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Debian 10 "Buster" Should Be Out Around Mid-2019, Debian 12 Is "Bookworm"

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  • #31
    Originally posted by ThanosApostolou View Post
    Well, I still have those machines:

    1. Laptop with 32bit intel core duo cpu (one generation before 64bit core2 duo) which isn't that bad and it handles many tasks really well (I am actually trying to sell this one for about 50 euros).
    Check your laptop model. With $13 I upgraded my Core 2 Duo CPU to a better and faster version (supported by the motherboard), with 64-bit capability and even virtualization support. And I replaced the HDD with an SSD and I love how that laptop works - I don't even want to buy a new laptop yet, that's how well it performs. So if you have good upgrade options, give it a thought. The 256GB SSD (Samsung 850 Pro) wasn't cheap, but it's way cheaper than a new laptop. Of course, I installed the parts myself and I remove the dust periodically, so my 9-year-old laptop feels great with the new parts.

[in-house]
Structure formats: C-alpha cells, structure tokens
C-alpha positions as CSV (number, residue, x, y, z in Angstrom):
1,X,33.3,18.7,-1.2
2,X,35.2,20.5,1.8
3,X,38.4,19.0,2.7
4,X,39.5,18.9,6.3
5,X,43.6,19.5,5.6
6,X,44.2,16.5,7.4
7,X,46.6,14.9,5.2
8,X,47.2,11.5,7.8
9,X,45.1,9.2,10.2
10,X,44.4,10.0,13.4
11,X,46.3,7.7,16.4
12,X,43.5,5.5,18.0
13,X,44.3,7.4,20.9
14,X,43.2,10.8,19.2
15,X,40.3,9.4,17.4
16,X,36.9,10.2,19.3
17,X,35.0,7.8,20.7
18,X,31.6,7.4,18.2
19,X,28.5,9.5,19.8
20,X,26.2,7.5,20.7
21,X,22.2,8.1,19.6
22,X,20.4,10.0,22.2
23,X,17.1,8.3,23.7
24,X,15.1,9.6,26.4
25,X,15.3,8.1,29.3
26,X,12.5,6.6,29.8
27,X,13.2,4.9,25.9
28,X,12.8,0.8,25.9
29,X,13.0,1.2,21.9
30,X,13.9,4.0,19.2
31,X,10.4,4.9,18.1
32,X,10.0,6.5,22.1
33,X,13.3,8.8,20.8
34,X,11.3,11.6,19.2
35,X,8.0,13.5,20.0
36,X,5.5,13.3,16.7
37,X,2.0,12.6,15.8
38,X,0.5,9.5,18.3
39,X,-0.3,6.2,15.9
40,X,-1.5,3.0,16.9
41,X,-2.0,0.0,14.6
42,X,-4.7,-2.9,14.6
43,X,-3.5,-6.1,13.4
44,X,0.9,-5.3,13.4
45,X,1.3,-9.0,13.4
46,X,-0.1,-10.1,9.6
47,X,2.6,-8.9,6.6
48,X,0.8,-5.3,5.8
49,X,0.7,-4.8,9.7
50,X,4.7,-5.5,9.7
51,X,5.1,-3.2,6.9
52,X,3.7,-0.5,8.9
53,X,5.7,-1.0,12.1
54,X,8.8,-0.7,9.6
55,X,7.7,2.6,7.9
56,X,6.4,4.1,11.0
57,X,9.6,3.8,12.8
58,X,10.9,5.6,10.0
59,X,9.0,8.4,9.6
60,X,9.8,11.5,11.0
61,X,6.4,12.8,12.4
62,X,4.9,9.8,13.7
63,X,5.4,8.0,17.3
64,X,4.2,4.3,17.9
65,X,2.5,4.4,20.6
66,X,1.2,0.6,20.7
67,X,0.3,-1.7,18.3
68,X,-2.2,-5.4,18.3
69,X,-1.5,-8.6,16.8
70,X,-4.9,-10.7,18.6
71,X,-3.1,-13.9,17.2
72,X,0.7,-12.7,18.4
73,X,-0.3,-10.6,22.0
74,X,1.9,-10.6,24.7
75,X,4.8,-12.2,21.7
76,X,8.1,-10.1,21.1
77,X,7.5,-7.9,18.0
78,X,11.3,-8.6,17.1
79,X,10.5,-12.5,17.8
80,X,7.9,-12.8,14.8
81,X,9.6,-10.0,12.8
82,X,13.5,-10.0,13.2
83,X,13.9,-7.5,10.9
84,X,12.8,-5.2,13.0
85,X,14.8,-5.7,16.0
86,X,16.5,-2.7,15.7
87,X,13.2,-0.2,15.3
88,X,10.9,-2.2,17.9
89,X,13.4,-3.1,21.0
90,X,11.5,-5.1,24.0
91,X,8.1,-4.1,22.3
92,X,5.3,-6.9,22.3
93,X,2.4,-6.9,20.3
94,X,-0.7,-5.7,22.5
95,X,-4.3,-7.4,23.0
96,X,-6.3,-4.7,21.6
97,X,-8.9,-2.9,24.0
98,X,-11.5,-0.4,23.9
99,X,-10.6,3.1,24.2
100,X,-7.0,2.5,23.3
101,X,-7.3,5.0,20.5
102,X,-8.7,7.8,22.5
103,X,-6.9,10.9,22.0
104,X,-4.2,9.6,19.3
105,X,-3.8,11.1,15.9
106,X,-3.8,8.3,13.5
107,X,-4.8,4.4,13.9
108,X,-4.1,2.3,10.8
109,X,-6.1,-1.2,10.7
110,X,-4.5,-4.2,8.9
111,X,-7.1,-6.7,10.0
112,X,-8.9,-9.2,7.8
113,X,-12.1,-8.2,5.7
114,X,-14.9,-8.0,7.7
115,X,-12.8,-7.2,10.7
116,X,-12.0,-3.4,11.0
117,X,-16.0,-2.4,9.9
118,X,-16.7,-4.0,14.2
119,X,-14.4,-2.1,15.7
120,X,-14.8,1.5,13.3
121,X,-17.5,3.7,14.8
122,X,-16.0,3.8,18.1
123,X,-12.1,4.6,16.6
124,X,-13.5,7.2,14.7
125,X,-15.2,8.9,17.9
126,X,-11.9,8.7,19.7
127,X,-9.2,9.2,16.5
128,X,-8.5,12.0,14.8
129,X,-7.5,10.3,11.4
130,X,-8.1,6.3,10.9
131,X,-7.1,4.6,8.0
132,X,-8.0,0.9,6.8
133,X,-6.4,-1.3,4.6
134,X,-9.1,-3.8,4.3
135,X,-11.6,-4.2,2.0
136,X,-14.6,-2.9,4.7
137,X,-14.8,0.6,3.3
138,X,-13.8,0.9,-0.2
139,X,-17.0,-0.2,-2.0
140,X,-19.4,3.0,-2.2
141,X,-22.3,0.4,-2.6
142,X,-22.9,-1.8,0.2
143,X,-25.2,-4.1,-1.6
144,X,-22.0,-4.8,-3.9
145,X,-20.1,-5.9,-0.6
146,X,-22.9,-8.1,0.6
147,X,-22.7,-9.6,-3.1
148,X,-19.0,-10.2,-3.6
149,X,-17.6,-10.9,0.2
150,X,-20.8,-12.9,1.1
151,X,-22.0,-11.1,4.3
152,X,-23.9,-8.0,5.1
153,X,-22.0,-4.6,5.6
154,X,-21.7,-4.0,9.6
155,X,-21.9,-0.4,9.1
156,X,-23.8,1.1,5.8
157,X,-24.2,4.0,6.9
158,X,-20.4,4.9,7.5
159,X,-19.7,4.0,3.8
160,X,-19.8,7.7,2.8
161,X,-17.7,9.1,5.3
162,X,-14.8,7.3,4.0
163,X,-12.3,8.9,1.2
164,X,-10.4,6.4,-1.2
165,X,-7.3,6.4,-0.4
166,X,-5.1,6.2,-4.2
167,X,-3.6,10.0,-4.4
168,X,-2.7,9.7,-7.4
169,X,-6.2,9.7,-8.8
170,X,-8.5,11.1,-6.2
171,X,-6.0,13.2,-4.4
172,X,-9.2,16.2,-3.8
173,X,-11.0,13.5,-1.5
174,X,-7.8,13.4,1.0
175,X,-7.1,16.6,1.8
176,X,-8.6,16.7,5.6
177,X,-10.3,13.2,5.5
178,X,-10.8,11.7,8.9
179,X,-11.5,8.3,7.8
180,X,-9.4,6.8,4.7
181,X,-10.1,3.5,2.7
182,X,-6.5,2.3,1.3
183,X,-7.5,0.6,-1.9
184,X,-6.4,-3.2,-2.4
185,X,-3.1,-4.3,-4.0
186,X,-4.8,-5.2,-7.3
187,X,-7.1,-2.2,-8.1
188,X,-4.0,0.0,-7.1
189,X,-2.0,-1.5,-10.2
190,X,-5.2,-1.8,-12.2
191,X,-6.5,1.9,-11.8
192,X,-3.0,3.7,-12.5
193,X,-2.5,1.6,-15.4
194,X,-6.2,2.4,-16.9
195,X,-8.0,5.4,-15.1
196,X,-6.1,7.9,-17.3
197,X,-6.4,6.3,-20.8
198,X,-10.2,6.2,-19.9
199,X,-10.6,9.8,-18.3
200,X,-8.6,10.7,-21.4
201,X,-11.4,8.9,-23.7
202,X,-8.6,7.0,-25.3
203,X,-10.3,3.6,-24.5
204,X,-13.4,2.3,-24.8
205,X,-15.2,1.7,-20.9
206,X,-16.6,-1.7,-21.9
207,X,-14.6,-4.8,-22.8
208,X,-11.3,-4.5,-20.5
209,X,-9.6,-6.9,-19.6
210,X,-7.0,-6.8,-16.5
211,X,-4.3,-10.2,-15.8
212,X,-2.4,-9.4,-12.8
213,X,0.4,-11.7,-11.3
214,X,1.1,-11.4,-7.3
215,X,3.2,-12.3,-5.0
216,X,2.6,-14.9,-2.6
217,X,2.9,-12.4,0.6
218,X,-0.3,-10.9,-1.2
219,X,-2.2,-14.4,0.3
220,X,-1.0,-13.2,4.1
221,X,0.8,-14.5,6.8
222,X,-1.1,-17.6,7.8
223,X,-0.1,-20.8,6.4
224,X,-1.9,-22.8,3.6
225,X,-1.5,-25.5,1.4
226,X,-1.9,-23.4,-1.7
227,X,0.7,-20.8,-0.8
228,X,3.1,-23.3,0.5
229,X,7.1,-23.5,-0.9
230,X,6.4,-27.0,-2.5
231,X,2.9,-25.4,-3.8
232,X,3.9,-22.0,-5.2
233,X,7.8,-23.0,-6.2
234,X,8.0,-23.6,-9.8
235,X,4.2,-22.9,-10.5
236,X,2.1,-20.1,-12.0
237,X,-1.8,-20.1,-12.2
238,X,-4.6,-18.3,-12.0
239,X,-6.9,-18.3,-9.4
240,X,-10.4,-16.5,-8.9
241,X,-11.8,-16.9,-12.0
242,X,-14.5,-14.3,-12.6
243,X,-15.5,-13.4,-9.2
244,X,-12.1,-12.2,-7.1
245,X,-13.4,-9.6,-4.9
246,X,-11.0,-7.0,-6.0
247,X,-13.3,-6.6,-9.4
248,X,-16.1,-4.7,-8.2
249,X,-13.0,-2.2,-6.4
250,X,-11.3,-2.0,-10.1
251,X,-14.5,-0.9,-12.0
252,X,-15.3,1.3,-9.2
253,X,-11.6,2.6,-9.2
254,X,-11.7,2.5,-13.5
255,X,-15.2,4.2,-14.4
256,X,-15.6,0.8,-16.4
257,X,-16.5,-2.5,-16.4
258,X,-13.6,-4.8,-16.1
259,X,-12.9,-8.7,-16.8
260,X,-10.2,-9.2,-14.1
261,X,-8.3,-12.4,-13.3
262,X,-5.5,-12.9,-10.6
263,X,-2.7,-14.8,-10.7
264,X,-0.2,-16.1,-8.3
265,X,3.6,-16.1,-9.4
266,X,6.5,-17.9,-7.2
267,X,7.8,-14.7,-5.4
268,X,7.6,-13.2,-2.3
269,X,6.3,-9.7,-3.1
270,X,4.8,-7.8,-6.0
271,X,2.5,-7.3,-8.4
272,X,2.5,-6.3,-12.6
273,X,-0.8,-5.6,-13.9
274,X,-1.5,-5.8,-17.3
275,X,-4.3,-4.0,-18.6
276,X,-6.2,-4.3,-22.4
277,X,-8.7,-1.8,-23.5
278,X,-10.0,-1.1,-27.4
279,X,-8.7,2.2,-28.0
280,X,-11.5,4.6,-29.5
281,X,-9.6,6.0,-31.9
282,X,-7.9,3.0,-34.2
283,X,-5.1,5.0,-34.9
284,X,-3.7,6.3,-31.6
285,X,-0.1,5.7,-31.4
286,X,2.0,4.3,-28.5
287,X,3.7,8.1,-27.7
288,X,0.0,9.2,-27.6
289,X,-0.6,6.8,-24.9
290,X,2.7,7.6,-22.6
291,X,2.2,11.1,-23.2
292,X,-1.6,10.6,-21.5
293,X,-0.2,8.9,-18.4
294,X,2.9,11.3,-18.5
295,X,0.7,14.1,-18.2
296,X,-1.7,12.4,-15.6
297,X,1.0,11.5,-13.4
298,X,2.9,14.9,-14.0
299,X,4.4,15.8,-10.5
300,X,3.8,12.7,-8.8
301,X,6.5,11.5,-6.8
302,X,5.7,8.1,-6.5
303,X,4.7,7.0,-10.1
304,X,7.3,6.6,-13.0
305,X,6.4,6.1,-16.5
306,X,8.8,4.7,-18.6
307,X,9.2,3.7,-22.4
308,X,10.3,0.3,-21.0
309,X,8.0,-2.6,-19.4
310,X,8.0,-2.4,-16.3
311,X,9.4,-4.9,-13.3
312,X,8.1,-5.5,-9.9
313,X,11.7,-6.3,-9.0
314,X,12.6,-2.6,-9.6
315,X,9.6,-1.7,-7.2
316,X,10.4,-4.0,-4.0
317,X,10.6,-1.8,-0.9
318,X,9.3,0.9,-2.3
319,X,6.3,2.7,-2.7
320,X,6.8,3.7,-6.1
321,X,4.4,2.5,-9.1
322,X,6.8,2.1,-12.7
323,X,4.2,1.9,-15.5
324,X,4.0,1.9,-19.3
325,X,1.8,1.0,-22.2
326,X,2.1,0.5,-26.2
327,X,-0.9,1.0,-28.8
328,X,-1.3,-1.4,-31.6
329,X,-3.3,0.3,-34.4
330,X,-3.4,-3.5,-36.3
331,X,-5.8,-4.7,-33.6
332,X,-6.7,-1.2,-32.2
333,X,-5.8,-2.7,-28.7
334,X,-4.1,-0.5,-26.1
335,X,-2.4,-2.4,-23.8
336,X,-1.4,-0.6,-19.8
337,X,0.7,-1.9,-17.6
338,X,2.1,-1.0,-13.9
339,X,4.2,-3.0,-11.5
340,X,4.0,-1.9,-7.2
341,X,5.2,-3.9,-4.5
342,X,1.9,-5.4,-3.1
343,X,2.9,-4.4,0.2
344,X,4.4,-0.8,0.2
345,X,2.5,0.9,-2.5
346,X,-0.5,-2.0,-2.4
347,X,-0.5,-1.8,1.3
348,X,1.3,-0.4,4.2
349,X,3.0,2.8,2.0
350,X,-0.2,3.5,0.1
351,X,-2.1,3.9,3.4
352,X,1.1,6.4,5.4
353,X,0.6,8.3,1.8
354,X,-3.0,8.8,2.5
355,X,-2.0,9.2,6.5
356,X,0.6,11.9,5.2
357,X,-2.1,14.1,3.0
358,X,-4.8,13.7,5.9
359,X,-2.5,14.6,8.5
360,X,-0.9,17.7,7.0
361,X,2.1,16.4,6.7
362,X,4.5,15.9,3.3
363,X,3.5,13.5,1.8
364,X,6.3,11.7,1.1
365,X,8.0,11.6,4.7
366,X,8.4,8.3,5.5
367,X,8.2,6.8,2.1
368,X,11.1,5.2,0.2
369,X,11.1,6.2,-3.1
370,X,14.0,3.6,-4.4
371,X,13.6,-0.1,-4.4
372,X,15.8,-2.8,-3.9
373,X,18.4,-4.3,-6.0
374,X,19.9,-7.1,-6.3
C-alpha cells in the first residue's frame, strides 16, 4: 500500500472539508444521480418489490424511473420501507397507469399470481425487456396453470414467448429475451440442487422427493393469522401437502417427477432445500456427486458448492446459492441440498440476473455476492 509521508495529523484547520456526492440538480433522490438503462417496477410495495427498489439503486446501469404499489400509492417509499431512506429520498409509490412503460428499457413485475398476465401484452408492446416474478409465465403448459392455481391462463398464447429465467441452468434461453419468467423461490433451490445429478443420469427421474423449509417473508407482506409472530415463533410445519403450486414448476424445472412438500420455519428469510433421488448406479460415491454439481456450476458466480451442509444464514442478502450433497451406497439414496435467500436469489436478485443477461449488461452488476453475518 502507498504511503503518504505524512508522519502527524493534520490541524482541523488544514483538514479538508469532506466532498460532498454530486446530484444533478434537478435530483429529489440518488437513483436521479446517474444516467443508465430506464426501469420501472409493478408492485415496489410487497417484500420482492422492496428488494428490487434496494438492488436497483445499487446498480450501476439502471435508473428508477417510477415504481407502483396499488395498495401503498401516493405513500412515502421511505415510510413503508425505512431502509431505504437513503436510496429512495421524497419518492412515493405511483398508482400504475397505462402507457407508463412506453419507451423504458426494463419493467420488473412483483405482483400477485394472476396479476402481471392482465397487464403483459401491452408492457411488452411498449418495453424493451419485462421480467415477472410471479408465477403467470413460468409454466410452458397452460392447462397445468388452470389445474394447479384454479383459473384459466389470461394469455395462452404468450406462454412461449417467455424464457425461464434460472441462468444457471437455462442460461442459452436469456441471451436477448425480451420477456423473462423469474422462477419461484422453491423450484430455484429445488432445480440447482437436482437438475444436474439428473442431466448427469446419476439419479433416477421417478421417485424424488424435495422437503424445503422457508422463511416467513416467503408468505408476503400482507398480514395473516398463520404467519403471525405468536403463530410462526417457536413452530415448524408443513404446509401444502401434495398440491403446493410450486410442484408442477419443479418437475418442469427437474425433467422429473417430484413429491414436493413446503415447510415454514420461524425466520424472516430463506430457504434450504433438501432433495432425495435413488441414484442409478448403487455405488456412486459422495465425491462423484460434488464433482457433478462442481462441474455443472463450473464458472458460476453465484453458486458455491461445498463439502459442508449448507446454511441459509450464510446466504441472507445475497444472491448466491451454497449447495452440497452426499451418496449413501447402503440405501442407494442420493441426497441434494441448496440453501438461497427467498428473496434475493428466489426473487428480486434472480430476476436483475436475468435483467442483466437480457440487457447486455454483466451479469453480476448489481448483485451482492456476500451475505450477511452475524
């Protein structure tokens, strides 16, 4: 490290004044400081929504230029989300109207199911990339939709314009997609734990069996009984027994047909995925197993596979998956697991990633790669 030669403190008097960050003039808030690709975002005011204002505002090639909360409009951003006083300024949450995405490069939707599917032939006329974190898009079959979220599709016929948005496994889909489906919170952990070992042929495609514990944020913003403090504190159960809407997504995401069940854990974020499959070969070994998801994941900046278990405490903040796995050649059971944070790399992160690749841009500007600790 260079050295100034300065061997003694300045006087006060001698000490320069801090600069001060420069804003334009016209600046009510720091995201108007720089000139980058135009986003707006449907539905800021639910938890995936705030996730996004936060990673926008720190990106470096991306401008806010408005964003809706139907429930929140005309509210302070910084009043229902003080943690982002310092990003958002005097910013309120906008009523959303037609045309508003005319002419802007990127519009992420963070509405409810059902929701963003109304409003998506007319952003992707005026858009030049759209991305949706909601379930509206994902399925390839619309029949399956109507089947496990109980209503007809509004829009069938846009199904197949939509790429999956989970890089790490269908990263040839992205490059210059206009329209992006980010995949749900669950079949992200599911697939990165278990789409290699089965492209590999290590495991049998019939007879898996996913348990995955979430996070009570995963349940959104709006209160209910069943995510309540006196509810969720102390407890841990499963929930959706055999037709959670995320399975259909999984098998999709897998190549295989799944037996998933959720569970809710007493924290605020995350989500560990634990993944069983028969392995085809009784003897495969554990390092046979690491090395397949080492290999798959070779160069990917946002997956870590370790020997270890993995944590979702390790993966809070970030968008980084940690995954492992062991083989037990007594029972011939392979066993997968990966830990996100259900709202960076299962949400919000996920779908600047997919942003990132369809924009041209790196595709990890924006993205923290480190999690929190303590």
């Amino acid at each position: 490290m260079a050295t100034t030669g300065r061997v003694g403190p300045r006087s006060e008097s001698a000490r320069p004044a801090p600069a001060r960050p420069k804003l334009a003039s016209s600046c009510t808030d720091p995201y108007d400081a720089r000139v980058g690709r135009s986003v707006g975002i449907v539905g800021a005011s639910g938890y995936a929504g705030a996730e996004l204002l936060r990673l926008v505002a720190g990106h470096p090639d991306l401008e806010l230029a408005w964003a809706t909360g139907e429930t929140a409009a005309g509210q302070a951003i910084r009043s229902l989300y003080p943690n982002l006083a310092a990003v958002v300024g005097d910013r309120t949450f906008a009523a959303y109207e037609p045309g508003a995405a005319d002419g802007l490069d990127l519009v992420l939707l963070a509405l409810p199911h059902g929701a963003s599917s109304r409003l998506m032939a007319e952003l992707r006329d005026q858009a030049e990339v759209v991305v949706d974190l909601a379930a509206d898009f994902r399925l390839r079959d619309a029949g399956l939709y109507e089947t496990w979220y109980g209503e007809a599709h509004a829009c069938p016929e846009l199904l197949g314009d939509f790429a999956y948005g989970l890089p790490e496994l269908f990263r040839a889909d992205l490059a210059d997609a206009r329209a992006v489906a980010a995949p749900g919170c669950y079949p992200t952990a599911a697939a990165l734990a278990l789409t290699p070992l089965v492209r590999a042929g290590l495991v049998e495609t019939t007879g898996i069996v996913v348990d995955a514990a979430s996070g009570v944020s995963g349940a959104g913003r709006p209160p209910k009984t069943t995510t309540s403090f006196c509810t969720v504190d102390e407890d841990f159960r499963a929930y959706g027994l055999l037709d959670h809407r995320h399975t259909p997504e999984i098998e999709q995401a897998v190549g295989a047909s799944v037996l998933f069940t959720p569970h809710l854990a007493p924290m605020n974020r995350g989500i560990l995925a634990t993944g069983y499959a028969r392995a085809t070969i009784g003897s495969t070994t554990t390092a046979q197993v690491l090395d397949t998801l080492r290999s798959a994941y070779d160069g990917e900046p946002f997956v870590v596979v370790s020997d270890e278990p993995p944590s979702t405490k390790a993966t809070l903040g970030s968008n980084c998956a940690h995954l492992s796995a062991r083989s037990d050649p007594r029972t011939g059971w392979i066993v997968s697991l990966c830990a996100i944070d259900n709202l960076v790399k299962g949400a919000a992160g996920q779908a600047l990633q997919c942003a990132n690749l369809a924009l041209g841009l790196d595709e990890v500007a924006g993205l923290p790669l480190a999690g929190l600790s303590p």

Originally posted by ThanosApostolou View Post
    2. An old pc which I use without monitor for server tasks. Mostly for sharing my printer (which doesn't have network support on its own), remote torrents download and broadcasting media to my smart tv via minidlna, sharing files and a few other tasks. I have connected to it more than 5 IDE hard drives, so there are no cheap alternatives for this setup. Surely, in the future, with a small budget I could replace this with a big sata hard drive and a rhaspberry pi, but it still works fine so it's not quite worth it yet, in my opinion.
    It's definitely worth looking for a Raspberry Pi 3+, and here are some microSD Card Benchmarks done on different versions of Raspberry Pi. I use Samsung Evo+ 32GB on my Pis, and they are reasonably good. But you should definitely avoid doing intensive file-system tasks on the microSD card, because you would shorten its life with constant torrenting. The only bad thing is the Raspberry Pi PCs have USB 2.0, which doesn't support simultaneous read-write operations, so your torrenting would definitely be limited as a result, as long as your files are not completely downloaded. However, one external SATA drive connected over USB would successfully replace those old IDE drives, which are quite slow anyway. And although the Pi's major advantage in power draw compared to your "monstrous 5-disk setup" would not cover your acquisition costs in a short amount of time, it would certainly have a positive effect on the electrical monthly bill.